Once the UPC launches, Powell Gilbert has no direct access to the court. This is a significant disadvantage, even if the partners have shown in the past that they are excellently acquainted with the court and its rules of procedure. With the current setup, it will be difficult for the partners to demonstrate practical experience in UPC cases to clients. This could well make the difference for clients when it comes to the coordination of large pan-European cases. An office in Dublin, a very likely candidate for a UPC local division, or an office in Munich or Paris with outstanding local patent litigators, could therefore be worth considering for the market-leading UK firm, especially as its partners are increasingly seen in EPO proceedings anyway.
Zoë Butler (“a strong partner with a high profile for life sciences”, competitor), Peter Damerell, Penny Gilbert (“unquestionably a leading litigator in the UK”, competitor), Bethan Hopewell, Siddharth Kusumakar (“he is an exceptionally good litigator”, competitor), Ari Laakkonen (“very experienced solicitor for telecommunication patents”, competitor), Tim Powell, Tim Whitfield, Alex Wilson (“a brilliant strategist who thinks outside the box”, competitor)
Broad range in patent law. Particularly strong in litigation, including revocation cases and EPO proceedings (both in the UK and pan-European coordination of cases). Strong client base in pharmaceuticals, mobile technology and engineering.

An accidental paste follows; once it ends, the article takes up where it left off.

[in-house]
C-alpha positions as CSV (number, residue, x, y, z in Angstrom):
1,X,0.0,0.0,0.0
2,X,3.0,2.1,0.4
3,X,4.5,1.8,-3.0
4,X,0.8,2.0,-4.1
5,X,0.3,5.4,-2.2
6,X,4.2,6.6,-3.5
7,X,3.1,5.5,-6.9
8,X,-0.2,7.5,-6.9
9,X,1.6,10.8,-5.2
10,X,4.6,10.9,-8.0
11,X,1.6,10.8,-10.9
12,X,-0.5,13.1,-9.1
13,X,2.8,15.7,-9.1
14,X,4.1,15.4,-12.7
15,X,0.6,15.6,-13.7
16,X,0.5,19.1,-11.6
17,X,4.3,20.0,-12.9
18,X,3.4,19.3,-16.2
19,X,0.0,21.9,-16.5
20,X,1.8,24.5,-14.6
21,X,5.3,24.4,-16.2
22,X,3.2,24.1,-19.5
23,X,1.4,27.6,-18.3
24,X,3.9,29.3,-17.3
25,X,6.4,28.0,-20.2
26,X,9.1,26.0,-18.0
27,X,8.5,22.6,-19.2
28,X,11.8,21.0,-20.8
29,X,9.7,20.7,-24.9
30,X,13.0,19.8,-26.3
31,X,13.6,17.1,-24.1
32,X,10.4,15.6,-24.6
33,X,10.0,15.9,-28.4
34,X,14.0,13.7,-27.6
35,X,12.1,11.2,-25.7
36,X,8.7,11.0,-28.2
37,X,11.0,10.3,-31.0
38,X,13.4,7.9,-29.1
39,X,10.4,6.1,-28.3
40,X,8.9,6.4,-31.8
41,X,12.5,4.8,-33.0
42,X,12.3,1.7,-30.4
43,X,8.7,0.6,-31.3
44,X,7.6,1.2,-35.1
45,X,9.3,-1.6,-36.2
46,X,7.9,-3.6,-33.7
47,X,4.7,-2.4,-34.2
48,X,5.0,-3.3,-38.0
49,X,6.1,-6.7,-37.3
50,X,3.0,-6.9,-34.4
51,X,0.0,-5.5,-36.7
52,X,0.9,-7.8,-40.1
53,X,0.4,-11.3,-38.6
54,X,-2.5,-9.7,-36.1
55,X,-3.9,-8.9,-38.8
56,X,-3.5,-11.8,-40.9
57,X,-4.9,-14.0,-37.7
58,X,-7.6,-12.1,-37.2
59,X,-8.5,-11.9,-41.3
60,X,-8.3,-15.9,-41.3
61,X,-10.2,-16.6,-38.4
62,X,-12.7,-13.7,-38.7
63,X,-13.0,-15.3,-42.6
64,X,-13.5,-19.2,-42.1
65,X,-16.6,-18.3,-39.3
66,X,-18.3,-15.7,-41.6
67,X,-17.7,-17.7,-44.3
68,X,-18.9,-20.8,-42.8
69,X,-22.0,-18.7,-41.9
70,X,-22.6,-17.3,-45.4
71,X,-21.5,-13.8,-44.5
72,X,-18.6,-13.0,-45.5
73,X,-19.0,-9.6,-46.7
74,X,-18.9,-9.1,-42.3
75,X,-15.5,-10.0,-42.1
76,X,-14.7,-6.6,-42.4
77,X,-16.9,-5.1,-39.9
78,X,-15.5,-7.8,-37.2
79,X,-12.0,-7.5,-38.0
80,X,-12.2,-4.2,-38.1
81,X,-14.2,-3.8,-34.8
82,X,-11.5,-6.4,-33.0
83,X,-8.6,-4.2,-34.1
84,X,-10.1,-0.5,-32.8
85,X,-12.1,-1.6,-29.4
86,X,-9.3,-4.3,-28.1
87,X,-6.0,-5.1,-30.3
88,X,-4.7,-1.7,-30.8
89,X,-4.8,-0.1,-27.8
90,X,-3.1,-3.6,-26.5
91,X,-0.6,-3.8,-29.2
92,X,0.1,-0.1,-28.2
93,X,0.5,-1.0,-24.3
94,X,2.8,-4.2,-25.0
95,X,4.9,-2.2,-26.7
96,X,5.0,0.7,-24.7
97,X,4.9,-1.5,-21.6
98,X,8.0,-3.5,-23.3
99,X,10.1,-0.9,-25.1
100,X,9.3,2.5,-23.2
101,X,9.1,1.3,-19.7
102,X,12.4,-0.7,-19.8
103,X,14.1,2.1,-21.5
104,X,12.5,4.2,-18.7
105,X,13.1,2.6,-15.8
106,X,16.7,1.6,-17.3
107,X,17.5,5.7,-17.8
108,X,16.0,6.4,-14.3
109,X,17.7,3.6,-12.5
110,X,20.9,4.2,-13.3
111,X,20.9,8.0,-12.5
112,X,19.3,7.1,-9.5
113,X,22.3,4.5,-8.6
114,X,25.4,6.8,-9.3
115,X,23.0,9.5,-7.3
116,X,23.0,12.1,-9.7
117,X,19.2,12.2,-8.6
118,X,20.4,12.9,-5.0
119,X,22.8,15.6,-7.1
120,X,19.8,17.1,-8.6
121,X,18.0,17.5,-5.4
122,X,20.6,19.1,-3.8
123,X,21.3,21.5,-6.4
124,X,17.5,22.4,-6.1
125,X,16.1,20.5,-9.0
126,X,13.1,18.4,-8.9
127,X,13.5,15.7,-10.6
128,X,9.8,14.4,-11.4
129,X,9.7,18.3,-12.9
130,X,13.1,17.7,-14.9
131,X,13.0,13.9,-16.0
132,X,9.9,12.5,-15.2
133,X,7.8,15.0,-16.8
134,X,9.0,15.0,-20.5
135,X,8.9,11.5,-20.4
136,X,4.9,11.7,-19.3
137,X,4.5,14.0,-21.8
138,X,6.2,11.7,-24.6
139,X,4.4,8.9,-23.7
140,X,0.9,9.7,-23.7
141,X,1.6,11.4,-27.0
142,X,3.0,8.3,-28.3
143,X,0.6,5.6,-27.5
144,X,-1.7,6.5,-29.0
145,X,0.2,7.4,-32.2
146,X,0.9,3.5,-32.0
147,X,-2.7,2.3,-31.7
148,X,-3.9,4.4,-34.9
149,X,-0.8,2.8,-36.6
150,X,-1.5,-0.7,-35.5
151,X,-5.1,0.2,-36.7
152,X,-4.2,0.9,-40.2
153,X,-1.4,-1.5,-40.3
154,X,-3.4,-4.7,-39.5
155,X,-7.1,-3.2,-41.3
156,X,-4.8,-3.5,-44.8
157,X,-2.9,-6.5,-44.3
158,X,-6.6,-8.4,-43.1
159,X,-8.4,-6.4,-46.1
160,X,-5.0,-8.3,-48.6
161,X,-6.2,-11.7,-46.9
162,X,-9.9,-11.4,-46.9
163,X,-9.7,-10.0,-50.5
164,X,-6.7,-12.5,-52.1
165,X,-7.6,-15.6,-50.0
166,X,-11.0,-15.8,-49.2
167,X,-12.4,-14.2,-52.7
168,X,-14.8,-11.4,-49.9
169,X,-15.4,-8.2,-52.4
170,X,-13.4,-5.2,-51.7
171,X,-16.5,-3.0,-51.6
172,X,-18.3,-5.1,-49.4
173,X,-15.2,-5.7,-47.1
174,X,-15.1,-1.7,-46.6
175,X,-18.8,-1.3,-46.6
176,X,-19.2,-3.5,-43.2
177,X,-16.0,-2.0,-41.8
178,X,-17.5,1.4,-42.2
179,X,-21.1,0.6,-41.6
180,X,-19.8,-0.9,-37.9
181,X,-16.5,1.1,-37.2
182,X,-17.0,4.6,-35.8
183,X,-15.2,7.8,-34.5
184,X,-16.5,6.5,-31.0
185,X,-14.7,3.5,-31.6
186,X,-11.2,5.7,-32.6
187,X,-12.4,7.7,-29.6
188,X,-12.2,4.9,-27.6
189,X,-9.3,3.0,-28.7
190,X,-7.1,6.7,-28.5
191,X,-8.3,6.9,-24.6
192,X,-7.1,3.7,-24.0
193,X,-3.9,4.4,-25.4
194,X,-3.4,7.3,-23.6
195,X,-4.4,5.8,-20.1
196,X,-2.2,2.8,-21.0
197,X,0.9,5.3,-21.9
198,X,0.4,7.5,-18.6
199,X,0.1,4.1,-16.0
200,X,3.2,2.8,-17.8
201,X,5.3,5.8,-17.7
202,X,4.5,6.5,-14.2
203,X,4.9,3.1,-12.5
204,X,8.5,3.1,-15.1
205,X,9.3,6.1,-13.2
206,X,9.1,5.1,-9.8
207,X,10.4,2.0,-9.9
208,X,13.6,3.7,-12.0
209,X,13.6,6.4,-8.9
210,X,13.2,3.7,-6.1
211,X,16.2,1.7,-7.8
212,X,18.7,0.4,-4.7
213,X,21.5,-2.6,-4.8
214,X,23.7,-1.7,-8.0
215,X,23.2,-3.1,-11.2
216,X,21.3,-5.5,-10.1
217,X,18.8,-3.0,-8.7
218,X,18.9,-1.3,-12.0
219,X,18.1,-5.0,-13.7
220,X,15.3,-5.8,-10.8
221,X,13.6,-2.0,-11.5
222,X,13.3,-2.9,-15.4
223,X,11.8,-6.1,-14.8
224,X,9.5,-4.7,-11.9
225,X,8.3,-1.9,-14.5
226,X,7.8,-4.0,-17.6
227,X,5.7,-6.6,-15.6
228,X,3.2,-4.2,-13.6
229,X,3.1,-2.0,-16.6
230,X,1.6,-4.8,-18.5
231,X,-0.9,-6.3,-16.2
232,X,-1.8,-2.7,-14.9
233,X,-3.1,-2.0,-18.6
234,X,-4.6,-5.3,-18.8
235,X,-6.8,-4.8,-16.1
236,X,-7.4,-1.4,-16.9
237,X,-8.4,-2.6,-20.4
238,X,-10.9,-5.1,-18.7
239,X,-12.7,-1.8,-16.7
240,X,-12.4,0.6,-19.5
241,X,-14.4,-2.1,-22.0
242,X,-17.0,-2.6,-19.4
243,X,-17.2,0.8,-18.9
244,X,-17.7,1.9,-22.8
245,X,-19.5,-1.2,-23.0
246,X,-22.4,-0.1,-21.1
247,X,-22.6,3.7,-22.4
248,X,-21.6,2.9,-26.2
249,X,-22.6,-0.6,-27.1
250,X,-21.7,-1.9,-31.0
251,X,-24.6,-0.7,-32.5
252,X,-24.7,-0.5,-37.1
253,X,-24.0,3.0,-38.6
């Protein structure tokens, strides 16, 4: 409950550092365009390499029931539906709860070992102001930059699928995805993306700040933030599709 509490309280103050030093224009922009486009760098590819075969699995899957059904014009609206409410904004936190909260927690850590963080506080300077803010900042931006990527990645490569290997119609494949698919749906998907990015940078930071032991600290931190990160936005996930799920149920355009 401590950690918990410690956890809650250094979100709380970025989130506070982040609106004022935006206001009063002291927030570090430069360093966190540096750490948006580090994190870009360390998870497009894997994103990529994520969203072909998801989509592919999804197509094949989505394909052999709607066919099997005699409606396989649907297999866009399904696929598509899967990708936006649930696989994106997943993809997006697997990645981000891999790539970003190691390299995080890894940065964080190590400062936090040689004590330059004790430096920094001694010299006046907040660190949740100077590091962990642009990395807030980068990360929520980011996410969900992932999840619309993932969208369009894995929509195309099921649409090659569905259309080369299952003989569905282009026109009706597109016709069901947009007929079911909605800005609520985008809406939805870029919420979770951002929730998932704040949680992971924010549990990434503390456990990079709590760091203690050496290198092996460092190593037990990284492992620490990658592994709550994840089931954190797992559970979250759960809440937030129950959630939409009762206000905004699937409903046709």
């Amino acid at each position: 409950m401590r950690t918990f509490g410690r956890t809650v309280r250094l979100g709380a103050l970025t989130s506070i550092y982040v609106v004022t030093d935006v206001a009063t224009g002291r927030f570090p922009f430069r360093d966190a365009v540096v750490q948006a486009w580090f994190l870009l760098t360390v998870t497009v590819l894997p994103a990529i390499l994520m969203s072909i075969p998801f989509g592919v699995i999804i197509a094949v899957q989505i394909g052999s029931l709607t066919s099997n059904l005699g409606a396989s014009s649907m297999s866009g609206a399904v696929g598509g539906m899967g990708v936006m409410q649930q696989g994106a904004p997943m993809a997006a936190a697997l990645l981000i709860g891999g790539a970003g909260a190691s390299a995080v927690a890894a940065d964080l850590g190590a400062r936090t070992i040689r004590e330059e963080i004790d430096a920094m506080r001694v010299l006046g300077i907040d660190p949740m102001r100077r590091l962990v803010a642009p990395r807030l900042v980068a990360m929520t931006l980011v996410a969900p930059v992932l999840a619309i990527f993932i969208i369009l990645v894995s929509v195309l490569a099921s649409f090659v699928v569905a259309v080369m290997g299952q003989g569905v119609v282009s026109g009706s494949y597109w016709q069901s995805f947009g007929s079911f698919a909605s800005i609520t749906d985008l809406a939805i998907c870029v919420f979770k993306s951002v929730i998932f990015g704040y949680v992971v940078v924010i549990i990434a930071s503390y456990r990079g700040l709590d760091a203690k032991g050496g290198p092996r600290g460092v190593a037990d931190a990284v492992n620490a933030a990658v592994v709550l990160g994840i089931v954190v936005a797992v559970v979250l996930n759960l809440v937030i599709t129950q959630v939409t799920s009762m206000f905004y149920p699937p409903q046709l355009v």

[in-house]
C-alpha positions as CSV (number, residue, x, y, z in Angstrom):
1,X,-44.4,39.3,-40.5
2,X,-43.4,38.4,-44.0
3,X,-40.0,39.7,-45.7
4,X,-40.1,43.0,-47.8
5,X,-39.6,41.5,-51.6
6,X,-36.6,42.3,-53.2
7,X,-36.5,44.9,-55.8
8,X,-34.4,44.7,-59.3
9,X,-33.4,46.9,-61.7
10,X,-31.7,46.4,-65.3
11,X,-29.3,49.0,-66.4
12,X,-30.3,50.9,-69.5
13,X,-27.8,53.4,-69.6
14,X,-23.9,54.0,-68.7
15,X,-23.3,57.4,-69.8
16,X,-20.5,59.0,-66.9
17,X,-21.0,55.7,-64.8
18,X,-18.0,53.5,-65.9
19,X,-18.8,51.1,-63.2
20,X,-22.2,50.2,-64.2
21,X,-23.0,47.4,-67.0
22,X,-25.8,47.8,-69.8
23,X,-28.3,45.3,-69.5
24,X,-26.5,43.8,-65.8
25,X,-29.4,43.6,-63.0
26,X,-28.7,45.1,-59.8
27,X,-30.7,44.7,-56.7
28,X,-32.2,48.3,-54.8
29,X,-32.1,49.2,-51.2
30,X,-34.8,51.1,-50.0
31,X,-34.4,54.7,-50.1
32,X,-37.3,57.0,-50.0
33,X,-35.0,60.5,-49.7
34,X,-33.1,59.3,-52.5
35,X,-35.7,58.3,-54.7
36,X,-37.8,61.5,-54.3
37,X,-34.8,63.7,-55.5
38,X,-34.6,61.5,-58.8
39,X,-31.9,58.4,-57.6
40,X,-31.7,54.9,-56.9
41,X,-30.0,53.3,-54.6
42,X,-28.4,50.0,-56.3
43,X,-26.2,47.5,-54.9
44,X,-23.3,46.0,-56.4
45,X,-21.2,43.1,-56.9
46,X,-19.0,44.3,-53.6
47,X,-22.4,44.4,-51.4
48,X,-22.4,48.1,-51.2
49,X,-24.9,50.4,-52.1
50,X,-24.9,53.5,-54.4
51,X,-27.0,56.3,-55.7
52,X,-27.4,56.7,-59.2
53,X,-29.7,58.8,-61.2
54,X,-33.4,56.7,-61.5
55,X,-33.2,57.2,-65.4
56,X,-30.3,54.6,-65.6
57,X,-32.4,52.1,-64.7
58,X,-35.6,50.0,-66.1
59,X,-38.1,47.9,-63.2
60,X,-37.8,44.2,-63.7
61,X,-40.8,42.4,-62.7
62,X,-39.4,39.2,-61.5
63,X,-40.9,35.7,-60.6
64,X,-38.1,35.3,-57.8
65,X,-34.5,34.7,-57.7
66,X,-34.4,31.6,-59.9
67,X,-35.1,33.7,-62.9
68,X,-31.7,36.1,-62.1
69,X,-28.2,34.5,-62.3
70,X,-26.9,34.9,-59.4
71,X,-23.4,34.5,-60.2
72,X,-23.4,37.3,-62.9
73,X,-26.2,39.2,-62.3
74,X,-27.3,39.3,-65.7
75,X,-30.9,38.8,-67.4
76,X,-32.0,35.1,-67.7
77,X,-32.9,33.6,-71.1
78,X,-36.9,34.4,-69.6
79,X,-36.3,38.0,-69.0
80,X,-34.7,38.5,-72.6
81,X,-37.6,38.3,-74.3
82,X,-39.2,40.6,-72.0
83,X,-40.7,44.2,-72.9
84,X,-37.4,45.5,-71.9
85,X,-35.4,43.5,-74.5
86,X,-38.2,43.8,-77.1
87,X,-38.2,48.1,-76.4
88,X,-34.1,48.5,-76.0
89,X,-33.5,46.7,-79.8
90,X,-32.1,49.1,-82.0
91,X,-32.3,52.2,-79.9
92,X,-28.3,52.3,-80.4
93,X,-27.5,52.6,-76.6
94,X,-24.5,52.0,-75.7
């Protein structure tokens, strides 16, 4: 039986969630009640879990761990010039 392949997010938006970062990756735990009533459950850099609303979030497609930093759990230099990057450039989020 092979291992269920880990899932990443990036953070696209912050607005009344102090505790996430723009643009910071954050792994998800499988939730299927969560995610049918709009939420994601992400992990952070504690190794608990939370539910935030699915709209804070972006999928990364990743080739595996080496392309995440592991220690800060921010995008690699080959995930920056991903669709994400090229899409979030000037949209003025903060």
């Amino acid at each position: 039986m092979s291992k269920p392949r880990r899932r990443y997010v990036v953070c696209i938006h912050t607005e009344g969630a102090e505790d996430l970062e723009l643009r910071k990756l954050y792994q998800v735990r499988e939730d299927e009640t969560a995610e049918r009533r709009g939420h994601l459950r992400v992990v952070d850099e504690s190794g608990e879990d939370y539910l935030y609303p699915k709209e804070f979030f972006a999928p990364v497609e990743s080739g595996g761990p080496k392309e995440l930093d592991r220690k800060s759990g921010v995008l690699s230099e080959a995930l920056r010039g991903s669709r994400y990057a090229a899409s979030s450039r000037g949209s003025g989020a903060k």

Litigation: Philip Morris (defendant) against British American Tobacco over heat-not-burn cigarette technology (including pan-European coordination); Ocado (both defendant and claimant) against AutoStore over robot-assisted automation systems (including pan-European coordination); Lenovo and Motorola (defendants) against IPCom in preliminary injunction and infringement proceedings over SEP and FRAND including anti-suit injunction; CommScope (claimant) against Solid over antenna systems; Access Advance (defendant) against Vestel on trial over abuse of dominant position including FRAND issues; Kymab (defendant) against Regeneron in infringement dispute before the UK Supreme Court and EPO proceedings over therapeutic antibody development; Biogen (claimant) against AbbVie, Fresenius Kabi and Gedeon Richter over biosimilar of Humira; Biogen (claimant) against Sandoz and Polpharma over biosimilar of Biogen’s Tysabri (including pan-European litigation strategy); Actavis (claimant) against Warner-Lambert over damages following enforcement of Pfizer’s invalid second medical use patent of pregabalin; Royalty Pharma (defendant) against Boehringer Ingelheim on royalty payments due under a patent licence agreement regarding DP-IV inhibitor linagliptin; Edwards Lifesciences (claimant) against Meril Life Sciences patents on transcatheter heart valves (including pan-European coordination); Coloplast (claimant) against Salts Healthcare on infringement and revocation of patent for ostomy bag; Illumina (claimant) against MGI Group over DNA sequencing technology; Oxford University (claimant) against Oxford Nanoimaging regarding entitlement action over microscopy technology; Saint Gobain (claimant) against 3M in UK patent revocation claim regarding patent for abrasive particles; Promptu (claimant) against Sky and Comcast regarding satellite and broadband TV systems. Advice: BioNtech regarding Covid vaccine program.